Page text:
It said that many payday loan borrowers are put off shopping around for the best deal because often they are uncertain about which firm will grant them a loan. This uncertainty can push the consumer towards sticking with their existing lender rather than looking for the best-value loan for their needs.
The CMA also said that lead generator websites, which generally sell the details of someone looking for a loan on to the highest-bidding lender, need to spell out their role more clearly to consumers.
Four in 10 (40%) people taking out a loan online for the first time go through a lead generator, but in many cases borrowers wrongly believe that the lead generator is the lender, rather than the middleman that they really are, the CMA said.
Its consumer research also found that some people mistakenly assume that a lead generator’s role is to act like a comparison website in that it will find the best-value loan provider for the consumer’s needs.
The CMA found that lead generators may also create an incentive for lenders to hike their prices to customers, as lenders offering cheaper loans would find it harder to bid high prices in lead auctions.
It has recommended that lead generators should be required to state that application details are referred to the lender that offers the lead generator the best commercial deal – rather than to the lender that offers the most suitable loan for the customer’s needs.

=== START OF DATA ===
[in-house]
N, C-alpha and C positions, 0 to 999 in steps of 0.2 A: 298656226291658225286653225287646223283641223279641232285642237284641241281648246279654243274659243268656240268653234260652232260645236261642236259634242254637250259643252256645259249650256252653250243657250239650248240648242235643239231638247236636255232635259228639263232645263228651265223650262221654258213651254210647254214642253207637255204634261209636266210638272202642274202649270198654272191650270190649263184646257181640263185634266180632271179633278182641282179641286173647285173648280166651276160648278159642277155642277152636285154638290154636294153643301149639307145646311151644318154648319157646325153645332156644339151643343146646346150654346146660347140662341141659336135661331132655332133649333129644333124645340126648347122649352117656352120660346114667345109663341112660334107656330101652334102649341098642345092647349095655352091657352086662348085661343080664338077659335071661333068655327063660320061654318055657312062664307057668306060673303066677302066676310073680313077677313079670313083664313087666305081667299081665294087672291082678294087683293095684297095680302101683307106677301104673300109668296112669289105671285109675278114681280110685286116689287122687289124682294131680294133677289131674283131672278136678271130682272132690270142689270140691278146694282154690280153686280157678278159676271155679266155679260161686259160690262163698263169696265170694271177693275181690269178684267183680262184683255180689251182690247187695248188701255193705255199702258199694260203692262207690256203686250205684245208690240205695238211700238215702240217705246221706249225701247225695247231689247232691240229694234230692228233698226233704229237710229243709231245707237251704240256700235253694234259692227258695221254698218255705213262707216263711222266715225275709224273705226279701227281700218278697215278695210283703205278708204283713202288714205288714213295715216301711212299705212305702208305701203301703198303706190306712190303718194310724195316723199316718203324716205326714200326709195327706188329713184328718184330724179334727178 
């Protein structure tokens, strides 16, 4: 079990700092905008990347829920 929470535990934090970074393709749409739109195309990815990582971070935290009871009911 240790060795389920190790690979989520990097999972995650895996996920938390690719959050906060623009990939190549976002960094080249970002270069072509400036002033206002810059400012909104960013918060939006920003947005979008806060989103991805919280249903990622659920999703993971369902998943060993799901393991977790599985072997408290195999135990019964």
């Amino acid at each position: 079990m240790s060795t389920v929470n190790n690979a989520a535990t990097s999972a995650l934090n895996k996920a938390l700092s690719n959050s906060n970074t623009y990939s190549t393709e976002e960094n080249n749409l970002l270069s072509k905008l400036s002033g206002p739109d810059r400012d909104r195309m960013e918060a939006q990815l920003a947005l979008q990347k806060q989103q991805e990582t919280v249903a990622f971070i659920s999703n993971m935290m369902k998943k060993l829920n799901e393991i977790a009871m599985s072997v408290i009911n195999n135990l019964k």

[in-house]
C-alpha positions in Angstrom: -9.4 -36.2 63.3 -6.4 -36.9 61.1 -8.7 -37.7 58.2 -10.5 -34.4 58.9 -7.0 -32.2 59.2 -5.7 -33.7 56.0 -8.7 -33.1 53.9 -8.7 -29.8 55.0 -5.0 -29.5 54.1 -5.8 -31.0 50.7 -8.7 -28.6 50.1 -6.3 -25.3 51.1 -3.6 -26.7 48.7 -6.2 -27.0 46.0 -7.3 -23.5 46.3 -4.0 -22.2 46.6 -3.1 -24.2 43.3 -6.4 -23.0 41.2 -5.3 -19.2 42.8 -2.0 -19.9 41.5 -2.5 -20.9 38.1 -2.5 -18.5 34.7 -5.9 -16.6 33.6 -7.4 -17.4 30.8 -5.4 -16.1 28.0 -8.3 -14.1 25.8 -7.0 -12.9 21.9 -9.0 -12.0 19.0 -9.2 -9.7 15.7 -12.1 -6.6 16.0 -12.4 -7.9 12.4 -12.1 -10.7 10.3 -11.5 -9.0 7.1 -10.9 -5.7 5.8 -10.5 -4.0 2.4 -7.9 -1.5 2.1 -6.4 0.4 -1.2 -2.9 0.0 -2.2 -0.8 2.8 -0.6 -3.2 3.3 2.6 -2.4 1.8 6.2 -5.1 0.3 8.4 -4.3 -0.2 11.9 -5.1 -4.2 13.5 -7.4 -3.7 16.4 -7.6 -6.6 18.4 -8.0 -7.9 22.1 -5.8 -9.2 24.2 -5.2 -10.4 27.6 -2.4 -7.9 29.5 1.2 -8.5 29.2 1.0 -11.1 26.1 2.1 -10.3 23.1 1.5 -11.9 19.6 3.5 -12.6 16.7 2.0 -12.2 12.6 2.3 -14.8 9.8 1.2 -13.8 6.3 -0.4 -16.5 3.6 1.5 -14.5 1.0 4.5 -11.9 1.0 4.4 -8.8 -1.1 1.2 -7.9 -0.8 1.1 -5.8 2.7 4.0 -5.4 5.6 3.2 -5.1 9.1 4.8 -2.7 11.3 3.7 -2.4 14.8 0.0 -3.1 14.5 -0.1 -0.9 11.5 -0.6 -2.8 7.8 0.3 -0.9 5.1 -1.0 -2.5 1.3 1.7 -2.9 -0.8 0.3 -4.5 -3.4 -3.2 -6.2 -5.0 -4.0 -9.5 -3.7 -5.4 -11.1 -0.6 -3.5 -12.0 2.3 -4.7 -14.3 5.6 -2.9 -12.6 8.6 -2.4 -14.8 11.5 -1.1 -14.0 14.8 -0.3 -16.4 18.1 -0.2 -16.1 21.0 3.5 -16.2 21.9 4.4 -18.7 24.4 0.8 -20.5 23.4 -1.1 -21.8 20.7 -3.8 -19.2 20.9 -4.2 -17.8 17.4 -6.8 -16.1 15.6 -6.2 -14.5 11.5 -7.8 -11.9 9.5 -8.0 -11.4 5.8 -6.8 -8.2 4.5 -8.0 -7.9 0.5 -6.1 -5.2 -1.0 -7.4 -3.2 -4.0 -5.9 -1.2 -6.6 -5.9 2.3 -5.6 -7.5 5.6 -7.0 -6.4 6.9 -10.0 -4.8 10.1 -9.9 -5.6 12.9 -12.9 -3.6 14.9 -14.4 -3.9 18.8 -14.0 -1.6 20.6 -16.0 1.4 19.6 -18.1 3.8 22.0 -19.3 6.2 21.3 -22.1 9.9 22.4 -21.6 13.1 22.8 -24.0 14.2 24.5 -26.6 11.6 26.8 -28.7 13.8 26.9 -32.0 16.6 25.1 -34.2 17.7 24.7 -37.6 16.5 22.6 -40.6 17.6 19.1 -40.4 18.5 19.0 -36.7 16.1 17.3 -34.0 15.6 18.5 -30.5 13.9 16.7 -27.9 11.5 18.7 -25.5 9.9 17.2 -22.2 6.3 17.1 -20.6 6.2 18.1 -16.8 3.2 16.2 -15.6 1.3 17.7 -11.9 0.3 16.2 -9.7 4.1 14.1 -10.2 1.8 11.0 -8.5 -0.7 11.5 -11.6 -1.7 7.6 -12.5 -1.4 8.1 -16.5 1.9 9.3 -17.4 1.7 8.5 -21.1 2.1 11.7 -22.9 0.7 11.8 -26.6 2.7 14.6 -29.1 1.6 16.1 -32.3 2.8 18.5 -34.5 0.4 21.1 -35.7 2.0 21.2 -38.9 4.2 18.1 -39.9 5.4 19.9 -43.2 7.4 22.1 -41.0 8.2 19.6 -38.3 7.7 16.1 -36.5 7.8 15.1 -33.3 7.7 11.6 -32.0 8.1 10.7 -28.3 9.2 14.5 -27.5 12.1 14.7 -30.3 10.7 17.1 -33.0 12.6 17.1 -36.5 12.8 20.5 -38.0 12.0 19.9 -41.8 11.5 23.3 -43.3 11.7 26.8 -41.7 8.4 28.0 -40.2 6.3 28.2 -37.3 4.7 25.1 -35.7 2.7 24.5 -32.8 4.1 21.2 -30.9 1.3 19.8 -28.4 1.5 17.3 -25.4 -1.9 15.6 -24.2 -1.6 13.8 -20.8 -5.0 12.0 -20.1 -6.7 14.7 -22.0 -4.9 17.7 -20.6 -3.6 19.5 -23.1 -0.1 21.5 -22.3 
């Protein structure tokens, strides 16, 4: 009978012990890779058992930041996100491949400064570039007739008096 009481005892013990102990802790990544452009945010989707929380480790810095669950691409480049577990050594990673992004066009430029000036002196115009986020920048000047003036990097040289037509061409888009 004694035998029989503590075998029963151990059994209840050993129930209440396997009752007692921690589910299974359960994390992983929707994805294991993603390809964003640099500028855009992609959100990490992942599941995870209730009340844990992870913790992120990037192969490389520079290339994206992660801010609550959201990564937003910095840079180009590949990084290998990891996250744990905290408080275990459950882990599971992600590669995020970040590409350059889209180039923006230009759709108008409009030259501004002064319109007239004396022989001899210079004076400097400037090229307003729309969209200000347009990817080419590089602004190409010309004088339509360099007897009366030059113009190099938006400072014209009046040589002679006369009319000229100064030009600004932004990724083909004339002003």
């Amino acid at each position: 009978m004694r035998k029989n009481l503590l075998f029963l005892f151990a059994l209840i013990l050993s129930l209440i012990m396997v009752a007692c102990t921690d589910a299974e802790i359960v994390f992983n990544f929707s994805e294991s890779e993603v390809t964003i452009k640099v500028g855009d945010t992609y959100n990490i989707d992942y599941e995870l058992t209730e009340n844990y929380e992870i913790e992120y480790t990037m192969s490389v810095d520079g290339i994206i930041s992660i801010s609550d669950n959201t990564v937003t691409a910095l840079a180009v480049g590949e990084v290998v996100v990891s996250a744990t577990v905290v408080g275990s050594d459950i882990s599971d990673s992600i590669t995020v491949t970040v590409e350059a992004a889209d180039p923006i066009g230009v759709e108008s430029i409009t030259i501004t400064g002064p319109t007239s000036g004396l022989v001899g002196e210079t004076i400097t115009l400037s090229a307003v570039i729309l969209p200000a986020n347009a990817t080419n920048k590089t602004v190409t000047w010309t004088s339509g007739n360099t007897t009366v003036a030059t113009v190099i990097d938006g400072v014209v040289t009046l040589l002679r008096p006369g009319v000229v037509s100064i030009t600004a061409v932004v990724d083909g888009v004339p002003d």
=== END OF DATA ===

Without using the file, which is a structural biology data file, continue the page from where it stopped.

The FCA will consult this summer on the CMA’s recommendations.
Simon Polito, chairman of the CMA, said: “We expect that millions of customers will continue to rely on payday loans.
“Most customers take out several loans a year and the total cost of paying too much for payday loans can build up over time.”
Chancellor George Osborne said: “We welcome the CMA’s final report from its investigation into the payday lending market today. The report makes a number of important recommendations to increase competition and drive down prices of payday products to benefit customers.”
But Martin Lewis, founder and editor of consumer help website MoneySavingExpert.com, described the report as “a rather flaccid response by the CMA”.
He said: “While setting up an online price comparison won’t cause harm and may help a few people on the periphery, the payday loan market has never been about price.
“People get these loans due to a mix of easy technology and desperation. If price really made such a difference, no-one would be getting any of them in the first place.”
Published: Tuesday 24th February 2015 by The News Editor